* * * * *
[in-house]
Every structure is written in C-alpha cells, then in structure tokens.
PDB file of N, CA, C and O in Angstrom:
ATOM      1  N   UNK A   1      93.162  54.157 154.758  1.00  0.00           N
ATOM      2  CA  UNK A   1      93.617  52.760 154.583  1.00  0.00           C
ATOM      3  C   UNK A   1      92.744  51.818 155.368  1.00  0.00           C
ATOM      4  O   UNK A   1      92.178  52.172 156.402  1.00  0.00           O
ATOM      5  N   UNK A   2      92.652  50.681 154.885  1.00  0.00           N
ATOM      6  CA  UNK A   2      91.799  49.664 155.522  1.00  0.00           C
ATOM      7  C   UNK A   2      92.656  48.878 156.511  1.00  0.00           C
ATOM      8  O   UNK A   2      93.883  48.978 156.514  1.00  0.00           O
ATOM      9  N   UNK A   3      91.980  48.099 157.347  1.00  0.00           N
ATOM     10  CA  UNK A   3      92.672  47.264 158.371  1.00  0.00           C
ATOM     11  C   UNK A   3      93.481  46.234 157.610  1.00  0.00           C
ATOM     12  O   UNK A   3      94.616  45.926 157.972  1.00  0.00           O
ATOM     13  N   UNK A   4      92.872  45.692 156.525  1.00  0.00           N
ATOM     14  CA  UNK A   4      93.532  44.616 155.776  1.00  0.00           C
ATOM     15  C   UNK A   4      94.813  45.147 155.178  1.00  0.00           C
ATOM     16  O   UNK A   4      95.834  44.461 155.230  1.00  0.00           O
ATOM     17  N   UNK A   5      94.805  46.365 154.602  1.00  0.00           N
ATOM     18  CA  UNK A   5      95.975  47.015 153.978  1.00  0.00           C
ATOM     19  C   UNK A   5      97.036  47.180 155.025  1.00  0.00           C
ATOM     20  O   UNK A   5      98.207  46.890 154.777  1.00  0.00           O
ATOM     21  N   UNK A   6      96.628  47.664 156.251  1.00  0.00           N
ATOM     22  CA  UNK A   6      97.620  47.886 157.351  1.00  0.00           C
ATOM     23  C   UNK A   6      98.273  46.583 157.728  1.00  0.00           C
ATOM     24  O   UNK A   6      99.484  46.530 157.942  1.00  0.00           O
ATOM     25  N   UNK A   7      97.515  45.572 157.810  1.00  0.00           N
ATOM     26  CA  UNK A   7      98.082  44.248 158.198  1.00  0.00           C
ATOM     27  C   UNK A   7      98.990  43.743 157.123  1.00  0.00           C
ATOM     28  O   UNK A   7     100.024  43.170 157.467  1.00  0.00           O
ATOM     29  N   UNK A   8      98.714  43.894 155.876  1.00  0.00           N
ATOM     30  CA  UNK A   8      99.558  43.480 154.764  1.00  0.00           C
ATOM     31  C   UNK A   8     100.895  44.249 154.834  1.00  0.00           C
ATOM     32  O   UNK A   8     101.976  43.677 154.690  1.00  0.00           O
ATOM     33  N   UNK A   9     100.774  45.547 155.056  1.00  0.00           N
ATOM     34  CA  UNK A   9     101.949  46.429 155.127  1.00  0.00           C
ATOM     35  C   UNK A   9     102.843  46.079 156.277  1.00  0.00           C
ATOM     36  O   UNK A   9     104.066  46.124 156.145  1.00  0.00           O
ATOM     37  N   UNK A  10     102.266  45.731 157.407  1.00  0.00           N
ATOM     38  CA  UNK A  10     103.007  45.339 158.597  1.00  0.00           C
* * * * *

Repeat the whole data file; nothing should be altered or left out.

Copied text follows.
[in-house]
Every structure is written in C-alpha cells, then in structure tokens.
PDB file of N, CA, C and O in Angstrom:
ATOM      1  N   UNK A   1      93.162  54.157 154.758  1.00  0.00           N
ATOM      2  CA  UNK A   1      93.617  52.760 154.583  1.00  0.00           C
ATOM      3  C   UNK A   1      92.744  51.818 155.368  1.00  0.00           C
ATOM      4  O   UNK A   1      92.178  52.172 156.402  1.00  0.00           O
ATOM      5  N   UNK A   2      92.652  50.681 154.885  1.00  0.00           N
ATOM      6  CA  UNK A   2      91.799  49.664 155.522  1.00  0.00           C
ATOM      7  C   UNK A   2      92.656  48.878 156.511  1.00  0.00           C
ATOM      8  O   UNK A   2      93.883  48.978 156.514  1.00  0.00           O
ATOM      9  N   UNK A   3      91.980  48.099 157.347  1.00  0.00           N
ATOM     10  CA  UNK A   3      92.672  47.264 158.371  1.00  0.00           C
ATOM     11  C   UNK A   3      93.481  46.234 157.610  1.00  0.00           C
ATOM     12  O   UNK A   3      94.616  45.926 157.972  1.00  0.00           O
ATOM     13  N   UNK A   4      92.872  45.692 156.525  1.00  0.00           N
ATOM     14  CA  UNK A   4      93.532  44.616 155.776  1.00  0.00           C
ATOM     15  C   UNK A   4      94.813  45.147 155.178  1.00  0.00           C
ATOM     16  O   UNK A   4      95.834  44.461 155.230  1.00  0.00           O
ATOM     17  N   UNK A   5      94.805  46.365 154.602  1.00  0.00           N
ATOM     18  CA  UNK A   5      95.975  47.015 153.978  1.00  0.00           C
ATOM     19  C   UNK A   5      97.036  47.180 155.025  1.00  0.00           C
ATOM     20  O   UNK A   5      98.207  46.890 154.777  1.00  0.00           O
ATOM     21  N   UNK A   6      96.628  47.664 156.251  1.00  0.00           N
ATOM     22  CA  UNK A   6      97.620  47.886 157.351  1.00  0.00           C
ATOM     23  C   UNK A   6      98.273  46.583 157.728  1.00  0.00           C
ATOM     24  O   UNK A   6      99.484  46.530 157.942  1.00  0.00           O
ATOM     25  N   UNK A   7      97.515  45.572 157.810  1.00  0.00           N
ATOM     26  CA  UNK A   7      98.082  44.248 158.198  1.00  0.00           C
ATOM     27  C   UNK A   7      98.990  43.743 157.123  1.00  0.00           C
ATOM     28  O   UNK A   7     100.024  43.170 157.467  1.00  0.00           O
ATOM     29  N   UNK A   8      98.714  43.894 155.876  1.00  0.00           N
ATOM     30  CA  UNK A   8      99.558  43.480 154.764  1.00  0.00           C
ATOM     31  C   UNK A   8     100.895  44.249 154.834  1.00  0.00           C
ATOM     32  O   UNK A   8     101.976  43.677 154.690  1.00  0.00           O
ATOM     33  N   UNK A   9     100.774  45.547 155.056  1.00  0.00           N
ATOM     34  CA  UNK A   9     101.949  46.429 155.127  1.00  0.00           C
ATOM     35  C   UNK A   9     102.843  46.079 156.277  1.00  0.00           C
ATOM     36  O   UNK A   9     104.066  46.124 156.145  1.00  0.00           O
ATOM     37  N   UNK A  10     102.266  45.731 157.407  1.00  0.00           N
ATOM     38  CA  UNK A  10     103.007  45.339 158.597  1.00  0.00           C